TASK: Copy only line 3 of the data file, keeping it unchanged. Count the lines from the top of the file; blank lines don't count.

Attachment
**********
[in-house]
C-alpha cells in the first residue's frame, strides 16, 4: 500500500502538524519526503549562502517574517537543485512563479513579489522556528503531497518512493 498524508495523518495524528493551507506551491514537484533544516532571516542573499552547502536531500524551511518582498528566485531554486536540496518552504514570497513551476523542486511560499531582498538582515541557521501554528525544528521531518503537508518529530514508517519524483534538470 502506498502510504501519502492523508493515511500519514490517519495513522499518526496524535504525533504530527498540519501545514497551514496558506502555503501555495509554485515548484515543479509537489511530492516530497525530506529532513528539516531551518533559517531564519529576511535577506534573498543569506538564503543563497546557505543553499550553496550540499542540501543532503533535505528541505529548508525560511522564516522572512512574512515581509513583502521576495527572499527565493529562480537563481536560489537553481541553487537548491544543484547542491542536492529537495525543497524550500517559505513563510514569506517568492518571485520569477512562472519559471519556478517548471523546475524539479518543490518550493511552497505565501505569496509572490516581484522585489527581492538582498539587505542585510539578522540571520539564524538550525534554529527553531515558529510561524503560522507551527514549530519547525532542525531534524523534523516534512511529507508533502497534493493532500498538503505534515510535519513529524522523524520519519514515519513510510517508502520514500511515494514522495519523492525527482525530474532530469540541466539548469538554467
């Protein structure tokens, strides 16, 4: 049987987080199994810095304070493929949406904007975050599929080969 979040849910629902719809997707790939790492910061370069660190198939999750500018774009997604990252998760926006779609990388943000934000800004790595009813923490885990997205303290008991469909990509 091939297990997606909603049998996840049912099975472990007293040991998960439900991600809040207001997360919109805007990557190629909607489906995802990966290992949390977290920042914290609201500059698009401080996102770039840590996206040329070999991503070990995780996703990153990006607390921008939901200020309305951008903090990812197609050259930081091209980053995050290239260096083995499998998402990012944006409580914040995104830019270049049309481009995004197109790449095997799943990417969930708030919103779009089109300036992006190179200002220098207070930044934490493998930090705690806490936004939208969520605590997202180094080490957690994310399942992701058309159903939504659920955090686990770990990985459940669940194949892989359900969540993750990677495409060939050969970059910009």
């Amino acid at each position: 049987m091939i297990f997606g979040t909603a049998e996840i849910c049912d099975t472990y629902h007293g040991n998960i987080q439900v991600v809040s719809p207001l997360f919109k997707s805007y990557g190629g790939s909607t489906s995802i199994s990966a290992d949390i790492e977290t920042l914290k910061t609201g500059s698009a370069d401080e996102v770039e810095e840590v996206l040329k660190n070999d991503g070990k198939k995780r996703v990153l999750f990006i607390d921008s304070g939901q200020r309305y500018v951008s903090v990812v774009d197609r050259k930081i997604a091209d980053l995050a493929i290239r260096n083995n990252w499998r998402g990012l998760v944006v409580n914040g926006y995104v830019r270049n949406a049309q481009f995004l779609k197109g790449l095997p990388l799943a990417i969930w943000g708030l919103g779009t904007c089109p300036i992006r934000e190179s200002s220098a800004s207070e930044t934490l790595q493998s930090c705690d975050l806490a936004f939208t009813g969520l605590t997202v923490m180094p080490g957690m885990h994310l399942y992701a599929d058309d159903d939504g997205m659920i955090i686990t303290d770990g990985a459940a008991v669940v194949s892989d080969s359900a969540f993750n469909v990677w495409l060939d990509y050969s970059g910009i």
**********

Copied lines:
């Protein structure tokens, strides 16, 4: 049987987080199994810095304070493929949406904007975050599929080969 979040849910629902719809997707790939790492910061370069660190198939999750500018774009997604990252998760926006779609990388943000934000800004790595009813923490885990997205303290008991469909990509 091939297990997606909603049998996840049912099975472990007293040991998960439900991600809040207001997360919109805007990557190629909607489906995802990966290992949390977290920042914290609201500059698009401080996102770039840590996206040329070999991503070990995780996703990153990006607390921008939901200020309305951008903090990812197609050259930081091209980053995050290239260096083995499998998402990012944006409580914040995104830019270049049309481009995004197109790449095997799943990417969930708030919103779009089109300036992006190179200002220098207070930044934490493998930090705690806490936004939208969520605590997202180094080490957690994310399942992701058309159903939504659920955090686990770990990985459940669940194949892989359900969540993750990677495409060939050969970059910009």